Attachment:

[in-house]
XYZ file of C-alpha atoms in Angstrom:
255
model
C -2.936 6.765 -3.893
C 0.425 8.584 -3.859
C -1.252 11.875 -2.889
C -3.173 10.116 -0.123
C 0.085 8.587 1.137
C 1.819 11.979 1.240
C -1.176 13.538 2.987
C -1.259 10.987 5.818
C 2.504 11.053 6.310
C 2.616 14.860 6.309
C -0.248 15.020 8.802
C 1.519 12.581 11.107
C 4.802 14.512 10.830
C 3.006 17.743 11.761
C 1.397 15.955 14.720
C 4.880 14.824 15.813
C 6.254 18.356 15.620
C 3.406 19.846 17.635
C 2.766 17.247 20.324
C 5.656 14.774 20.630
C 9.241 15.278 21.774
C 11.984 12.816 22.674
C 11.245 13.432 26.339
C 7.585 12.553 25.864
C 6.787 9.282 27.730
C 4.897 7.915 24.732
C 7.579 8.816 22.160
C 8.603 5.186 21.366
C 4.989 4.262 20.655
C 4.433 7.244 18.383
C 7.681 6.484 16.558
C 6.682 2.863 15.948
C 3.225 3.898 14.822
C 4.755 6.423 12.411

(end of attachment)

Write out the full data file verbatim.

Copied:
[in-house]
XYZ file of C-alpha atoms in Angstrom:
255
model
C -2.936 6.765 -3.893
C 0.425 8.584 -3.859
C -1.252 11.875 -2.889
C -3.173 10.116 -0.123
C 0.085 8.587 1.137
C 1.819 11.979 1.240
C -1.176 13.538 2.987
C -1.259 10.987 5.818
C 2.504 11.053 6.310
C 2.616 14.860 6.309
C -0.248 15.020 8.802
C 1.519 12.581 11.107
C 4.802 14.512 10.830
C 3.006 17.743 11.761
C 1.397 15.955 14.720
C 4.880 14.824 15.813
C 6.254 18.356 15.620
C 3.406 19.846 17.635
C 2.766 17.247 20.324
C 5.656 14.774 20.630
C 9.241 15.278 21.774
C 11.984 12.816 22.674
C 11.245 13.432 26.339
C 7.585 12.553 25.864
C 6.787 9.282 27.730
C 4.897 7.915 24.732
C 7.579 8.816 22.160
C 8.603 5.186 21.366
C 4.989 4.262 20.655
C 4.433 7.244 18.383
C 7.681 6.484 16.558
C 6.682 2.863 15.948
C 3.225 3.898 14.822
C 4.755 6.423 12.411